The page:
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What Makes Hulk Incredible: A Look Back At Bruce Banner’s Journey

If there’s any Marvel character that truly represents the idea of what it means to be a hero, there’s none more fit than Bruce Banner, the Jade Giant himself. With Infinity War upon us, now is a good time to take a look back on Banner’s arc throughout the MCU, and celebrate what makes Hulk truly the strongest Avenger.


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Origins: The Chase

Practically every hero has a tragic backstory, but none in the MCU quite as harrowing, or traumatic as Hulk’s. While working to recreate the supersoldier serum that created Captain America, Dr. Robert Bruce Banner accidentally transformed himself into the rage fuelled titan that would become known as “Hulk.” Except for the fact that Banner was never even told the truth about the project he was working on. In reality, Banner had been told that he was working on a radiation resistance formula, and in General Ross’s own words in The Incredible Hulk “was very early phase…wasn’t even weapons application.” From that point forward, Hulk is considered property of the US Military, and Ross threatens Banner to cooperate, or be hunted down for his secrets. So, Banner chooses to go on the run instead. Banner’s decision to go on the run, and to hide away from the world is the first decision that really prompts his “hero” status. Knowing the incredible risk that the Hulk could pose if left in the wrong hands, and having the strength to leave everything behind in hopes that no harm would come from his decisions ever again is what starts Banner’s arc throughout the MCU.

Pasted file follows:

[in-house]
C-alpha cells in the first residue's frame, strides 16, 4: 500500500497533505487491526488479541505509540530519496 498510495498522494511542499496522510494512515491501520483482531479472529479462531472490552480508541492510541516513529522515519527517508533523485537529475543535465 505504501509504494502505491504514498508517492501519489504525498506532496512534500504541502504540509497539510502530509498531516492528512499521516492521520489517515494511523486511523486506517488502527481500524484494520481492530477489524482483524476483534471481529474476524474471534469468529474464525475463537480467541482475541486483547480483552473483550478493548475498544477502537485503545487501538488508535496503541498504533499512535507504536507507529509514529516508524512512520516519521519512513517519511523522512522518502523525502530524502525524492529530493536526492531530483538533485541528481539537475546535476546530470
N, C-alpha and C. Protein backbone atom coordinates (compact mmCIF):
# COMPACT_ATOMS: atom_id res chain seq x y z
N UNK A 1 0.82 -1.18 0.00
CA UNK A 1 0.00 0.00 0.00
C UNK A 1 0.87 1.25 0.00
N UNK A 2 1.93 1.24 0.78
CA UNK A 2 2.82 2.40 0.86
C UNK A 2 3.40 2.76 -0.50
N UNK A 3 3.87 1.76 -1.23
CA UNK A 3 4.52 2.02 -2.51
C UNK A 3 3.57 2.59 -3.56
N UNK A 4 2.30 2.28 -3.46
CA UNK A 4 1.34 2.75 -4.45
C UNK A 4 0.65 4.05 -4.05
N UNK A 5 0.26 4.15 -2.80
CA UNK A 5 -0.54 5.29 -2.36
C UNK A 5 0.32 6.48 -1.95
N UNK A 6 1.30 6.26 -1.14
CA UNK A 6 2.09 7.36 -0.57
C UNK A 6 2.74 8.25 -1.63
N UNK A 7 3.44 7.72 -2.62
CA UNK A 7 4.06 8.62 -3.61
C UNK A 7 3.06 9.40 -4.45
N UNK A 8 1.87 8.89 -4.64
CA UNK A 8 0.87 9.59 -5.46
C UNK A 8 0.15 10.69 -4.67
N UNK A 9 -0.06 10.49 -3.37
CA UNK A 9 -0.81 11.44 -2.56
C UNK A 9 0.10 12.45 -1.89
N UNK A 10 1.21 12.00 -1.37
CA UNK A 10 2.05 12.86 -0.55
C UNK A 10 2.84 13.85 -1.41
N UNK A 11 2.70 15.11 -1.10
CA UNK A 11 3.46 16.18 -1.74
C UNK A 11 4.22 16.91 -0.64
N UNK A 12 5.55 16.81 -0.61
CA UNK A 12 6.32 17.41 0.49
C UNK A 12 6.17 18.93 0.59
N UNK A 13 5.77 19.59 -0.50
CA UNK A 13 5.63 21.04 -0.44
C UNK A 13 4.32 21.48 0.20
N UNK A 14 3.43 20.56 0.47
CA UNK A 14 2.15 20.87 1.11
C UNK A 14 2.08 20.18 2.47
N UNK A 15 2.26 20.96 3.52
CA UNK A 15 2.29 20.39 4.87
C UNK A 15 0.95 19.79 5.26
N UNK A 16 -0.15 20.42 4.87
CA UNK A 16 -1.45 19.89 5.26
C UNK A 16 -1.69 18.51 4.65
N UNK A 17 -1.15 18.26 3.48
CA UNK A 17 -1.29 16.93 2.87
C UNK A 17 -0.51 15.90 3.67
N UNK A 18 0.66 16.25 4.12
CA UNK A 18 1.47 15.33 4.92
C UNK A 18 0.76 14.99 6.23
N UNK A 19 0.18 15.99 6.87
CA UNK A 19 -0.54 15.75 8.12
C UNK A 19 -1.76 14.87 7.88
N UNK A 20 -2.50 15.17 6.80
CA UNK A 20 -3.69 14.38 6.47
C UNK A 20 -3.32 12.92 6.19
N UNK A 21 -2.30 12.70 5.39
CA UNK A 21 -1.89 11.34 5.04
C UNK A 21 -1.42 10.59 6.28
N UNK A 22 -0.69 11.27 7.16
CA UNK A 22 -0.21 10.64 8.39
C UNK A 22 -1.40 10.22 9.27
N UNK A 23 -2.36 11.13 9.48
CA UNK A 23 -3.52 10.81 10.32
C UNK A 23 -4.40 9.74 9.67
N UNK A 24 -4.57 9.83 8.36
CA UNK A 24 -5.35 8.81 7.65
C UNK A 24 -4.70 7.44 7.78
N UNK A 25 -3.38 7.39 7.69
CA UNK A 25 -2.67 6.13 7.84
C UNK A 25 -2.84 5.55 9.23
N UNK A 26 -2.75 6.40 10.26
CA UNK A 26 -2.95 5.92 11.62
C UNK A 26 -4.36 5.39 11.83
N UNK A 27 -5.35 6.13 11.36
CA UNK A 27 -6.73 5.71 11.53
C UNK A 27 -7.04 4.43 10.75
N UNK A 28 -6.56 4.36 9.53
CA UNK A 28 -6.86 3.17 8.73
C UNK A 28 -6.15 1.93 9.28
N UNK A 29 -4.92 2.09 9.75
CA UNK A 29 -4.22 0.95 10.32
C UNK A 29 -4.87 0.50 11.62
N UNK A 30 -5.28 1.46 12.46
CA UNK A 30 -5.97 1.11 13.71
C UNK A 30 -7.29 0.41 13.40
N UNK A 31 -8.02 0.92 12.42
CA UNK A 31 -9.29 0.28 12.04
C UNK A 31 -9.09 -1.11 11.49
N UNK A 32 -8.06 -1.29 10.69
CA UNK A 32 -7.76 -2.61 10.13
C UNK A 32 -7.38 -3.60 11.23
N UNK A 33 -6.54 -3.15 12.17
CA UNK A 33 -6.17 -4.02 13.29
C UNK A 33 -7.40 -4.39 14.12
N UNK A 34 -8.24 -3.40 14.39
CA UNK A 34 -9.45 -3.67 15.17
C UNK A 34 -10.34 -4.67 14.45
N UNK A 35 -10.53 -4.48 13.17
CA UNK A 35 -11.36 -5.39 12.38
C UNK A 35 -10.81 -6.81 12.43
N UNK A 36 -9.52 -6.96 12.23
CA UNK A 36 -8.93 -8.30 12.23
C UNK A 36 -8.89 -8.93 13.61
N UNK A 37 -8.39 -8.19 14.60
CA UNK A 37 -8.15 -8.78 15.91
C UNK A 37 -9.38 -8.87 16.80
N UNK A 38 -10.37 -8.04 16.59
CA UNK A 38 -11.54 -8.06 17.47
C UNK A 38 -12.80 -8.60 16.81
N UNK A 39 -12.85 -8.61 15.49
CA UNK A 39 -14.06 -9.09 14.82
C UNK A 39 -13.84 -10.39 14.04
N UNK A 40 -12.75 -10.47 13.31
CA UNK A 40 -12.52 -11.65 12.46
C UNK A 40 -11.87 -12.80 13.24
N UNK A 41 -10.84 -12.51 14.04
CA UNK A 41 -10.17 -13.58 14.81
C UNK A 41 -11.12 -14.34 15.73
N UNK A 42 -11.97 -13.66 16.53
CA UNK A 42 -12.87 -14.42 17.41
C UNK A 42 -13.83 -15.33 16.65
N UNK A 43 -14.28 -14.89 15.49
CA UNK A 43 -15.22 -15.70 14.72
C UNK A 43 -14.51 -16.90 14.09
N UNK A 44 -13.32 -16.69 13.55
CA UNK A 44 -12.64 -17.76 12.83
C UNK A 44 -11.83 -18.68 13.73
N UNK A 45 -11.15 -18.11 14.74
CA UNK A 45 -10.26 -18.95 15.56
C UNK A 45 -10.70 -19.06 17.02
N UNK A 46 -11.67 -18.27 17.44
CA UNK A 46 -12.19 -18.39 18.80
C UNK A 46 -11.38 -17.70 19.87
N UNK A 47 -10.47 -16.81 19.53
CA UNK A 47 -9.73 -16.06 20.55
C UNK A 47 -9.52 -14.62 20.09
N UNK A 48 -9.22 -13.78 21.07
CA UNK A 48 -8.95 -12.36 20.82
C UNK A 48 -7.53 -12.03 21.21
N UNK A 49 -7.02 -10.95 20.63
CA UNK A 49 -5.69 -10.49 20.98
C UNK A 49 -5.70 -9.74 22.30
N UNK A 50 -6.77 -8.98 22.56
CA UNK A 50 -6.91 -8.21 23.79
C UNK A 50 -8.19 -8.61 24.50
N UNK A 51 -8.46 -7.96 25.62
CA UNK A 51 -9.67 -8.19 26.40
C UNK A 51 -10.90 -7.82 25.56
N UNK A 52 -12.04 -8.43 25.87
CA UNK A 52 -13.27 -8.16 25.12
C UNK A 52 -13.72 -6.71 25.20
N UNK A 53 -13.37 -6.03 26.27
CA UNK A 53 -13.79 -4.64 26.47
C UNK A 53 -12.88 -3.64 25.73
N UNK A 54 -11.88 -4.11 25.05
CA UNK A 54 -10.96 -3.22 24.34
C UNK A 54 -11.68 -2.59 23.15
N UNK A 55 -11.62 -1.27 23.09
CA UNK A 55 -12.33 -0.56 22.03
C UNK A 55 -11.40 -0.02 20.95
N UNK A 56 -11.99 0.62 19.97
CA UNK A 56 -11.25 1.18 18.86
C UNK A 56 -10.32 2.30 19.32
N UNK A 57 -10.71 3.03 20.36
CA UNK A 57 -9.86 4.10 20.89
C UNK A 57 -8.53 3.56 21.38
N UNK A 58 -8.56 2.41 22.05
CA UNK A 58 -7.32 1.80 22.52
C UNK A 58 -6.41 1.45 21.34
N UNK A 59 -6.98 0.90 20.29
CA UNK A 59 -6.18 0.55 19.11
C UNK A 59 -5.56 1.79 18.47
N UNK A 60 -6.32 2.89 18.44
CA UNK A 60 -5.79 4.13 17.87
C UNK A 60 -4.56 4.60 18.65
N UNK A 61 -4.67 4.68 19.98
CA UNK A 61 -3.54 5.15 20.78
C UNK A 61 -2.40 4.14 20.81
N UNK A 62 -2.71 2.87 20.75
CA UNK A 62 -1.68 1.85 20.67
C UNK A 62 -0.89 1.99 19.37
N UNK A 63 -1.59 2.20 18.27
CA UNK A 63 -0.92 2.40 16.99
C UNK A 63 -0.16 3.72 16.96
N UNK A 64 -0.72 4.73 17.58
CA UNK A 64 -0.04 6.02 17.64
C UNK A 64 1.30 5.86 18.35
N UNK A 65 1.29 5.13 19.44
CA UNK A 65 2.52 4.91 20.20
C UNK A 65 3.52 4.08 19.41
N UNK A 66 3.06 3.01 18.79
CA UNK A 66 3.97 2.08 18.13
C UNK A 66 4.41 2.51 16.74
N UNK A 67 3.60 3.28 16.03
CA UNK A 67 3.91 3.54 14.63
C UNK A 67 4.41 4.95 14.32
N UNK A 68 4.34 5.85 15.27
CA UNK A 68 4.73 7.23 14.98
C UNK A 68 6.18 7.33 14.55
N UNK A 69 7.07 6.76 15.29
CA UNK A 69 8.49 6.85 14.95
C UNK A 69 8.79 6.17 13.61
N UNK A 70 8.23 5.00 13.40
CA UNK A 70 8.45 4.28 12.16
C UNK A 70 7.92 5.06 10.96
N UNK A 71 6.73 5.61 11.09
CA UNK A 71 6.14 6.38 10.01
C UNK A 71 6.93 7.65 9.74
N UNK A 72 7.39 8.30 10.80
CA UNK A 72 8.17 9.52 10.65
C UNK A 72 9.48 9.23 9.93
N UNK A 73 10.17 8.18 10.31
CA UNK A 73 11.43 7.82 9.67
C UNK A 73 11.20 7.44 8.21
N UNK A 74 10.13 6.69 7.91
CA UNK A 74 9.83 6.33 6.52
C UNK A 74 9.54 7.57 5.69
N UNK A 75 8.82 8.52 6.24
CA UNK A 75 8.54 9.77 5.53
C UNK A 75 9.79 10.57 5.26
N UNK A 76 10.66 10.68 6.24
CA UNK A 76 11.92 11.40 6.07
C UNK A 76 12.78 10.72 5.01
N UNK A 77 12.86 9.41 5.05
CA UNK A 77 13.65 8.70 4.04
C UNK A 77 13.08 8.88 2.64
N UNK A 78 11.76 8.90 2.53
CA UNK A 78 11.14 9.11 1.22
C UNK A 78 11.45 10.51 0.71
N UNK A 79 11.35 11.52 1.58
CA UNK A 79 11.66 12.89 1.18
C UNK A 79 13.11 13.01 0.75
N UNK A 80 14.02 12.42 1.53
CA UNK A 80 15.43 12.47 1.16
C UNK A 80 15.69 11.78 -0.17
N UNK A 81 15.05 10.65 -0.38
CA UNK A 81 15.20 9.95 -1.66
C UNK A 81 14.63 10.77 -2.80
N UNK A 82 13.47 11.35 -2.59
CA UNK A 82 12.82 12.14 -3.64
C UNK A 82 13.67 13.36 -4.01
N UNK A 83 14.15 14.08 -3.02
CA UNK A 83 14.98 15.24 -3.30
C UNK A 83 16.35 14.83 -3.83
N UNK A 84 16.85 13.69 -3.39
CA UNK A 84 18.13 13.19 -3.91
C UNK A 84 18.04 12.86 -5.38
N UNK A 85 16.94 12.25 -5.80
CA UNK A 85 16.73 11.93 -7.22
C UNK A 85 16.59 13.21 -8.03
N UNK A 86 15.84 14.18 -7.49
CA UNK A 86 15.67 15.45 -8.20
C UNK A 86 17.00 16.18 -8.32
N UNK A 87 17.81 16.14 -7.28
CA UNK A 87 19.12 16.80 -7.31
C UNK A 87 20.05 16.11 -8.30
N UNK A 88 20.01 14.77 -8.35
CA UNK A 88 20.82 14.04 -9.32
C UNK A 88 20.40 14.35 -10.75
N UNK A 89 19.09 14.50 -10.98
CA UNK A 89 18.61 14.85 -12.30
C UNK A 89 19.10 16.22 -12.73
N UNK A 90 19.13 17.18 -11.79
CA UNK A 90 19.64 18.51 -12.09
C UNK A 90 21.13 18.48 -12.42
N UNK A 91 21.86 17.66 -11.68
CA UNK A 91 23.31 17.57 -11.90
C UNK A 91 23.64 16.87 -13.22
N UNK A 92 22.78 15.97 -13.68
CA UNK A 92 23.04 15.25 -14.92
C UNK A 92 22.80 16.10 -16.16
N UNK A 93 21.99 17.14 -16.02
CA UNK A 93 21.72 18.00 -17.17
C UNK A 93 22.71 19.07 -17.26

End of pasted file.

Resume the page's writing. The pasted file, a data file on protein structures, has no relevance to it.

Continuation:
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Alone: The Man

Being a fan of superheroes, you’re likely to see some extreme low points of some of your favorite characters. At Banner’s absolute lowest point, in a deleted scene from The Incredible Hulk, we see him attempt to take his own life before Banner transforms, and Hulk stops the suicide attempt from taking place. This scene is referenced again in Avengers, and remains one of the most humanizing, and painful moments any of the characters in the MCU have really gone through. Even after The Incredible Hulk, we see in Avengers that Banner has been keeping his low profile and helping the sick, and injured to the best of his ability. It doesn’t take something as extremely tragic as a suicide attempt to make a great hero, but what does make a great hero is the perseverance to do good in the face of everything bad that has happened. Like Black Widow says in Avengers, Bruce keeps out of the fights because he knows he can win, and what he does instead with the time, is giving to those who need his help. What makes Banner the strongest Avenger isn’t necessarily his physical strength, but the fact that he has the ability to help others without the need of the Hulk at all.


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Together: The Hero